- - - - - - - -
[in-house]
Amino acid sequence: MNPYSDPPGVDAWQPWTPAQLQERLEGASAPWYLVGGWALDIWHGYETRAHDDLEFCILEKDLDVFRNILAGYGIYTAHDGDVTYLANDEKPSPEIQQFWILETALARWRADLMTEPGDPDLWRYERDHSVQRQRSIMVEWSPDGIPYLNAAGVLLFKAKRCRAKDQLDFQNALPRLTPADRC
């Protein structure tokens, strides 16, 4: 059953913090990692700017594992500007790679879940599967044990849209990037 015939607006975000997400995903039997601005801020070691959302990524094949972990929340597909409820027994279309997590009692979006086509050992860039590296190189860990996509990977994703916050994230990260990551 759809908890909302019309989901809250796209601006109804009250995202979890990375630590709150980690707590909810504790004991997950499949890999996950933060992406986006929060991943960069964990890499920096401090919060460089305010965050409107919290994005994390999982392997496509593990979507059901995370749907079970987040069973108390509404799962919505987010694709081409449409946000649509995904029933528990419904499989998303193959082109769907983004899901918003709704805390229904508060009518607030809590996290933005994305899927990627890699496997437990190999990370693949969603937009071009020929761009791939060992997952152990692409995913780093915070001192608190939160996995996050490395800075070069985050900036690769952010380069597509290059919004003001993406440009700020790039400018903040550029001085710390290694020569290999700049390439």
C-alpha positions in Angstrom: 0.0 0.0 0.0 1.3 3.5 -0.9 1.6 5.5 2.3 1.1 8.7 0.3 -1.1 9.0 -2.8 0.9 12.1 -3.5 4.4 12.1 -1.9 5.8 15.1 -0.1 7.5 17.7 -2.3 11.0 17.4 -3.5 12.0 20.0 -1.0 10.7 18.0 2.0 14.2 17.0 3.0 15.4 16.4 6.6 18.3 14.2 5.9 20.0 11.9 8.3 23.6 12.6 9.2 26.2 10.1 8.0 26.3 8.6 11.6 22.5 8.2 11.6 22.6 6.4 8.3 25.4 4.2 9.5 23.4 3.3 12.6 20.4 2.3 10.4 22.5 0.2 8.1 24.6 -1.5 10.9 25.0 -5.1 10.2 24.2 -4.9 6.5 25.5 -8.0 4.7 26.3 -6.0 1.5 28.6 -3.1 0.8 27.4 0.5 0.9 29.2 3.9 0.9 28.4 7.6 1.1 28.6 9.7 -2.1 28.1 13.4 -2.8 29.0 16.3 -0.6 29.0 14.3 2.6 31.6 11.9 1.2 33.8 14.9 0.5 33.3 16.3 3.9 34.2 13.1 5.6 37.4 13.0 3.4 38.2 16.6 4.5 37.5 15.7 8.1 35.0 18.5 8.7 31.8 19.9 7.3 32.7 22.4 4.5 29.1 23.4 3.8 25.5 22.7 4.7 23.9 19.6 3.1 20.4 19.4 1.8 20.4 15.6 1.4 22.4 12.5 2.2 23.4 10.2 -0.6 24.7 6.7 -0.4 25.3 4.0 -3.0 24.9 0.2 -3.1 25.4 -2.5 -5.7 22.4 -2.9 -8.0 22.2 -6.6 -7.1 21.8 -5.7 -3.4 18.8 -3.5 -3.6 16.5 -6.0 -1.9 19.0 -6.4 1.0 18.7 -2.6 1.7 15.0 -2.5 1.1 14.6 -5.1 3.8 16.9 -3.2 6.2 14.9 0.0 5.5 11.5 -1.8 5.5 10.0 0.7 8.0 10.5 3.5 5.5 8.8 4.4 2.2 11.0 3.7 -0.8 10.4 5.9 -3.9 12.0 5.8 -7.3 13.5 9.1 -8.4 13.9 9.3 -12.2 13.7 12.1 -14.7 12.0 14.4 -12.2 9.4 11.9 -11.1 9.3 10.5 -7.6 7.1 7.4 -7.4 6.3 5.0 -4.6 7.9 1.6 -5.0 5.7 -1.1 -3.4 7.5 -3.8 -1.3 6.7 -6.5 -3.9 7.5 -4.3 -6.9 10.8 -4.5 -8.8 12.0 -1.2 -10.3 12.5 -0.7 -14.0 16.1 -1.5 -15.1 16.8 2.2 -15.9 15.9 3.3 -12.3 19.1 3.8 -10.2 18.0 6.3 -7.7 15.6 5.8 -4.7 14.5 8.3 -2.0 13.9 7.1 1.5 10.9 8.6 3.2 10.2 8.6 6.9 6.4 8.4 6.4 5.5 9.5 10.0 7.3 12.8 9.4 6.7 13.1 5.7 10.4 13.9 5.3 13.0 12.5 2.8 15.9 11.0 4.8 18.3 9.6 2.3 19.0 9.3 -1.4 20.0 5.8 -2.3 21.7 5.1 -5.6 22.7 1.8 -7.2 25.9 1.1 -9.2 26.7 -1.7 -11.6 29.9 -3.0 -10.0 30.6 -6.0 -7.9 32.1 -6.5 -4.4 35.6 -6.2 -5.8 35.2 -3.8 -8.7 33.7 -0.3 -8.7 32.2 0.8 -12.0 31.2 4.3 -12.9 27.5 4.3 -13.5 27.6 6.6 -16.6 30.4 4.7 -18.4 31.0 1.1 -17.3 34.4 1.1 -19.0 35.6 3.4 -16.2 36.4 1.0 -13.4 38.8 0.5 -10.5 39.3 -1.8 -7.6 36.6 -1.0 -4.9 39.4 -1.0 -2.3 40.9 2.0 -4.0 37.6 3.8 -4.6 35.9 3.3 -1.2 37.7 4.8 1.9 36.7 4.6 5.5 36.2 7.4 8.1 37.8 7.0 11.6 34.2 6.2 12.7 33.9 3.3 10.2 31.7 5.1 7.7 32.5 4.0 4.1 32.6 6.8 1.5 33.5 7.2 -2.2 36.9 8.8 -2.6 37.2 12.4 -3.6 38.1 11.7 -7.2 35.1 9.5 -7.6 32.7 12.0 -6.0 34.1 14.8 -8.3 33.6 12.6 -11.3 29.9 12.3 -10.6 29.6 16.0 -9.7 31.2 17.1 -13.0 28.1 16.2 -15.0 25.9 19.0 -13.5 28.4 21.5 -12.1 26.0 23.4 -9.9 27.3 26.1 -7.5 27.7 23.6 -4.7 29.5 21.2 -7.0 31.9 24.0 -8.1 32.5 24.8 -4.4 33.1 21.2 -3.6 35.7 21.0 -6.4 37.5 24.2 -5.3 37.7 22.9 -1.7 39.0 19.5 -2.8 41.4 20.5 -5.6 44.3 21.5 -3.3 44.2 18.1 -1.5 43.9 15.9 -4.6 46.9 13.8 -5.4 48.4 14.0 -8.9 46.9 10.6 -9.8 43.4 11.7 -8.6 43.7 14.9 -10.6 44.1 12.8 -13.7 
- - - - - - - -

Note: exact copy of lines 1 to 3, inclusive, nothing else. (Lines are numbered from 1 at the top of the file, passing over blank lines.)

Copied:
[in-house]
Amino acid sequence: MNPYSDPPGVDAWQPWTPAQLQERLEGASAPWYLVGGWALDIWHGYETRAHDDLEFCILEKDLDVFRNILAGYGIYTAHDGDVTYLANDEKPSPEIQQFWILETALARWRADLMTEPGDPDLWRYERDHSVQRQRSIMVEWSPDGIPYLNAAGVLLFKAKRCRAKDQLDFQNALPRLTPADRC
């Protein structure tokens, strides 16, 4: 059953913090990692700017594992500007790679879940599967044990849209990037 015939607006975000997400995903039997601005801020070691959302990524094949972990929340597909409820027994279309997590009692979006086509050992860039590296190189860990996509990977994703916050994230990260990551 759809908890909302019309989901809250796209601006109804009250995202979890990375630590709150980690707590909810504790004991997950499949890999996950933060992406986006929060991943960069964990890499920096401090919060460089305010965050409107919290994005994390999982392997496509593990979507059901995370749907079970987040069973108390509404799962919505987010694709081409449409946000649509995904029933528990419904499989998303193959082109769907983004899901918003709704805390229904508060009518607030809590996290933005994305899927990627890699496997437990190999990370693949969603937009071009020929761009791939060992997952152990692409995913780093915070001192608190939160996995996050490395800075070069985050900036690769952010380069597509290059919004003001993406440009700020790039400018903040550029001085710390290694020569290999700049390439």